While the orange market is dominated by Navel and Valencia Late and their various sub-species, the opportunity to present something different still has an attraction for the major multiples.

Over the past few weeks several have been arriving and Waitrose has gone for Tunisian Maltaise Sanguine, heralded as the “Queen of Oranges” -an accolade first awarded by the French - at £2.49 for four.

Probably originating in Malta - hence the name - many experts have gone on record claiming it has the finest quality of any non-Navel variety, because of its flavour, high juice content and being virtually seedless.

However, in my own memory banks, there are records of problems when I first came across the variety in the 1960s. The fruit was so tender that waste levels were particularly high, so I hope section managers have been told to keep a close eye on displays.

After a somewhat shaky start, golden kiwifruit are now an accepted part of the range, but do not often appear under a private label. Lidl, however, has Italian fruit arriving under the Kiwata Gold brand at 50p for two (210g), packed in a mini carton which also trumpets the name.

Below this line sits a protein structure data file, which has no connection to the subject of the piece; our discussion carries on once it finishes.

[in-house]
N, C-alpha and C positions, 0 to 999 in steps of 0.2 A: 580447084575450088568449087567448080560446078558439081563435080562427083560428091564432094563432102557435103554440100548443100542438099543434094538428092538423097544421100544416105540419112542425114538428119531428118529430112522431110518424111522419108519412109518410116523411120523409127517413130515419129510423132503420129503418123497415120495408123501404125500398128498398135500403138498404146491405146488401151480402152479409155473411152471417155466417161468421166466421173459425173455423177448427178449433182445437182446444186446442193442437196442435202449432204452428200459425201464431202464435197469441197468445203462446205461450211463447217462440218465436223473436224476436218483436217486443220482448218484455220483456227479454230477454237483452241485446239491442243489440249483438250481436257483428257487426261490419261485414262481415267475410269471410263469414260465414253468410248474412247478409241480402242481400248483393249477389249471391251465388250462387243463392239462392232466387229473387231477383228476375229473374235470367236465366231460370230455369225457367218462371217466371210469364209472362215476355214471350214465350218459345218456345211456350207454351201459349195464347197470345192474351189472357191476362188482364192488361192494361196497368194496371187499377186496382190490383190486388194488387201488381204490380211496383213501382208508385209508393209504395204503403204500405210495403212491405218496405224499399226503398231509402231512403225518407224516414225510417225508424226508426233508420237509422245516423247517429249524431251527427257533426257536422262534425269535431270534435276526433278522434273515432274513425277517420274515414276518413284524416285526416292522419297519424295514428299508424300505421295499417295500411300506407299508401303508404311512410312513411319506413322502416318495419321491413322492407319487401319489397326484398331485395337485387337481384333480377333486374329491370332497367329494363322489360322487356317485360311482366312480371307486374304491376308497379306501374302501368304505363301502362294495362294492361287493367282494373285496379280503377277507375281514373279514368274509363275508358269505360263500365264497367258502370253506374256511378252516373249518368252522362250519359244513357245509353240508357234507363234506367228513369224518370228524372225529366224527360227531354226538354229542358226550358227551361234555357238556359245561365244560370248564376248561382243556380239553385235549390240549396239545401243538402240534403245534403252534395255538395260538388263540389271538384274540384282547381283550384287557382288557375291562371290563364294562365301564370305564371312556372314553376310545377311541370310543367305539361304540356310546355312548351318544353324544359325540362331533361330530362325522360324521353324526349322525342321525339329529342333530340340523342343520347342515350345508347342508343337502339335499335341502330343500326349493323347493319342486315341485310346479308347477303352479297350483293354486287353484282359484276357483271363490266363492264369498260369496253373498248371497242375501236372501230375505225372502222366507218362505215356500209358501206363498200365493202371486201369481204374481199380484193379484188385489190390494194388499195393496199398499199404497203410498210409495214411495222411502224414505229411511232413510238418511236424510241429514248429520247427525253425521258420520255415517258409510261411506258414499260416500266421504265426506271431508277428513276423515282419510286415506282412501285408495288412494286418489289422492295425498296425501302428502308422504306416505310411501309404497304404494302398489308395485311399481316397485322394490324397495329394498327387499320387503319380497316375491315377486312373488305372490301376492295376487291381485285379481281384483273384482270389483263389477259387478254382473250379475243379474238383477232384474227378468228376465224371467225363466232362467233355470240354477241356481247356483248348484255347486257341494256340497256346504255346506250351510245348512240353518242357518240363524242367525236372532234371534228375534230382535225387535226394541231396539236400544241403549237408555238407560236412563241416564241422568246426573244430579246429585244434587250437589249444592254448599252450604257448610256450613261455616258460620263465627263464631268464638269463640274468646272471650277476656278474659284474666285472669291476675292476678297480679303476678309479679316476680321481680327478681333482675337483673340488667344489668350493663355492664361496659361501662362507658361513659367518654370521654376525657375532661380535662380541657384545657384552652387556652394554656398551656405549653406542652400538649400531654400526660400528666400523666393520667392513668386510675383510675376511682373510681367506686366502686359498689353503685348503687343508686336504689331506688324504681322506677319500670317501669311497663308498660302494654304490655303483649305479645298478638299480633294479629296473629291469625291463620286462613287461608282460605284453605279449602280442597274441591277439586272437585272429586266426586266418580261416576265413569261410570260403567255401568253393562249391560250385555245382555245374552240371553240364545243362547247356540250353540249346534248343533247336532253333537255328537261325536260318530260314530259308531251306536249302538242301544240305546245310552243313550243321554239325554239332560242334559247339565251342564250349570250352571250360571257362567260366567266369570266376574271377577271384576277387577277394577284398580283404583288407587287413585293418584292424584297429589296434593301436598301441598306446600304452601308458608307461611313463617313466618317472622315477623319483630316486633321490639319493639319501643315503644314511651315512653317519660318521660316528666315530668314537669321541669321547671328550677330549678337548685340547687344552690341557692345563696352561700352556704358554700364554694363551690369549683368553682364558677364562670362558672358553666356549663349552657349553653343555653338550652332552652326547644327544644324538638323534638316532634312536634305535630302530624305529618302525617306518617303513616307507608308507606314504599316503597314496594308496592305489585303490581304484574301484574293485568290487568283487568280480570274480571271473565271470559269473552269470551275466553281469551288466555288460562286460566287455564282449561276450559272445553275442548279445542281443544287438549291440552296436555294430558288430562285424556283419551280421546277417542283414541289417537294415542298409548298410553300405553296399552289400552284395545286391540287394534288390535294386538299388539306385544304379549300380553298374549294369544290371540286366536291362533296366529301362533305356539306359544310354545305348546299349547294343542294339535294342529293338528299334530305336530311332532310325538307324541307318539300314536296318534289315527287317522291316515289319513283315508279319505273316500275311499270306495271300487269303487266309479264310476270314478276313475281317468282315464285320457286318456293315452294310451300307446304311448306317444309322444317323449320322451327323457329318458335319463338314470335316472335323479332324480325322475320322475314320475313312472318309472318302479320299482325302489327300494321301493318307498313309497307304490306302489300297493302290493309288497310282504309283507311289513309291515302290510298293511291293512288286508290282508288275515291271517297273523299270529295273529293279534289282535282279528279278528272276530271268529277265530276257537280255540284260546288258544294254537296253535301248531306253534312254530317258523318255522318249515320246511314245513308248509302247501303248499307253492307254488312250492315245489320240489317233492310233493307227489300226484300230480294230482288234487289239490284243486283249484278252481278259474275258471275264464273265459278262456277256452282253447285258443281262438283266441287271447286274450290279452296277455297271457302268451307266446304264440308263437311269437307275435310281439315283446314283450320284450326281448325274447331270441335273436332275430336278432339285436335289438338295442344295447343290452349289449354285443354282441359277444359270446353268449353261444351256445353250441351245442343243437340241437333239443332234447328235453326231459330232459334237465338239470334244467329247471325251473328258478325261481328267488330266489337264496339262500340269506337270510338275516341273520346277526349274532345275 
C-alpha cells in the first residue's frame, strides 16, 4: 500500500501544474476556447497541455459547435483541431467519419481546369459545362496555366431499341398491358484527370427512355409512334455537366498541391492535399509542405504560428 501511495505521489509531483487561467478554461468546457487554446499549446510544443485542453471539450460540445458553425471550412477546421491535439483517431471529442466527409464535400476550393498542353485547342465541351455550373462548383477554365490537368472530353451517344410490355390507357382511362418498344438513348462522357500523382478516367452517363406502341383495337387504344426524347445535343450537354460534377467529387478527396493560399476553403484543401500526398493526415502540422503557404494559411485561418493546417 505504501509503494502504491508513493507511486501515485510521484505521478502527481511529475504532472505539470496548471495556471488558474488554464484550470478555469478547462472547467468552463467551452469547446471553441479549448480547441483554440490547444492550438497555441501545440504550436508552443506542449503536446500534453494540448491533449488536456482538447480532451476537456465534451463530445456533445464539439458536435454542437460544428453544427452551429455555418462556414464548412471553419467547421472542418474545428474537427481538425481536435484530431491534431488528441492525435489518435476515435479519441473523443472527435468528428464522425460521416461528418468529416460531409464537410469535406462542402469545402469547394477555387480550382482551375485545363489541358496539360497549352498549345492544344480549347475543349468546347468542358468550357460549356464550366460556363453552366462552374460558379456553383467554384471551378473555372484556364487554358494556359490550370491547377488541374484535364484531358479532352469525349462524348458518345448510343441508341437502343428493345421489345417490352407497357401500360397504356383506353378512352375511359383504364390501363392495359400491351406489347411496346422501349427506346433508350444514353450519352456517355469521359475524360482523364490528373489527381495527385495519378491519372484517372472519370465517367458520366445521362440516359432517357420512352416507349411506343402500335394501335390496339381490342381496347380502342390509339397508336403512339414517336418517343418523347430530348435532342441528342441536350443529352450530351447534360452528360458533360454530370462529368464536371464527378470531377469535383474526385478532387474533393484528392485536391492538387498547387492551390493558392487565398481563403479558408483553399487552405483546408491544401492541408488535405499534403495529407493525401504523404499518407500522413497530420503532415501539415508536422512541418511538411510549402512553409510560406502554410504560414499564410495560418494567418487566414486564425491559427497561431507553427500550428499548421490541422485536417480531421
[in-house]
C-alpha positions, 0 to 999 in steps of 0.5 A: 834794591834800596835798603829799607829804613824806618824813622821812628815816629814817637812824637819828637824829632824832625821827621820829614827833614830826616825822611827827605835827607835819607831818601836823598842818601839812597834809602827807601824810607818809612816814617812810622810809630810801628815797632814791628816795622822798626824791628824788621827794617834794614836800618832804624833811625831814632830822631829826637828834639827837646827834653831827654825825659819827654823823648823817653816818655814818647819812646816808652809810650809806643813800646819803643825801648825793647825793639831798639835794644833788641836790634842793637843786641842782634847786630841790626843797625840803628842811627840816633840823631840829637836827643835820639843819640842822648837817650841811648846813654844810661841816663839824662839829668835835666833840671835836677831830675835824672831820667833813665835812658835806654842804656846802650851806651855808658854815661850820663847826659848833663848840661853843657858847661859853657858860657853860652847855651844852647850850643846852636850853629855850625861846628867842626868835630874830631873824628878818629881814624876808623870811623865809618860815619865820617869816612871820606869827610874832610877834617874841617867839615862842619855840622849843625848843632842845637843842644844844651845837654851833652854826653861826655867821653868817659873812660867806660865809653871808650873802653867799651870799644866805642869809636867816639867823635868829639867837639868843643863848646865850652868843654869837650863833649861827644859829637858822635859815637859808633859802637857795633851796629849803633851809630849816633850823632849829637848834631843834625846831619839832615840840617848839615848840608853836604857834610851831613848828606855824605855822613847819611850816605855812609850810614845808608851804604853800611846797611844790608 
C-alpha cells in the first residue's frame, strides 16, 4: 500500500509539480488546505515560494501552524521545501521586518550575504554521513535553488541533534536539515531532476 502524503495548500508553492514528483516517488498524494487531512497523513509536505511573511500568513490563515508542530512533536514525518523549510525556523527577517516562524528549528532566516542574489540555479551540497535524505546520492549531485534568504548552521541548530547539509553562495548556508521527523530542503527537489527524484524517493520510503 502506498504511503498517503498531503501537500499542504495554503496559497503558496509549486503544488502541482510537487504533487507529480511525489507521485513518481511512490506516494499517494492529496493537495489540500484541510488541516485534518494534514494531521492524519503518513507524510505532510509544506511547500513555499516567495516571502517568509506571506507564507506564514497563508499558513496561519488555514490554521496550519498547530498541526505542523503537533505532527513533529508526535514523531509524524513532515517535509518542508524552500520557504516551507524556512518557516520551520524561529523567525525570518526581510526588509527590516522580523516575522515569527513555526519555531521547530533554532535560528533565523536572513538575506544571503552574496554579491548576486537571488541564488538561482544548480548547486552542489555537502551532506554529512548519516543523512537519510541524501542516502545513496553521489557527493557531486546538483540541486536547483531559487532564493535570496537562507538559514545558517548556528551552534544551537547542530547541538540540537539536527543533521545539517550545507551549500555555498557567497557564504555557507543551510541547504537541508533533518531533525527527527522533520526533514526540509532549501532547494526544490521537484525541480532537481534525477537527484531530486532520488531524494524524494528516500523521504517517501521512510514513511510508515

Staying on identities, I would imagine that not many consumers are aware of different varieties of blueberry, despite the fruit’s substantial market growth.

Tesco is bringing in new season fruit from Spain, at £3.49 for 150g, and boldly adds the information that they are called Atlantic Blue on the label, rather than the usual smaller printed version.

The fact that produce comes in all shapes and sizes also provides opportunities to differentiate.

Figs are a case in point, and M&S is identifying its airfreighted South African arrivals as “Babies”. They are appearing at £2.49 for 180g in its Perfectly Ripe range.

Courgettes are another line that range from finger size to something akin to a marrow, although Waitrose, to be different, has the round variety grown in Spain at 79p each.

The fact that Peru can grow three crops of asparagus a year is evidenced by the virtual non-stop stream of supply, supported by Thailand.

As a result it must be a competitive market to crack, but Sainsbury’s is offering Mexican “tips” as an alternative, priced at £2 for 100g.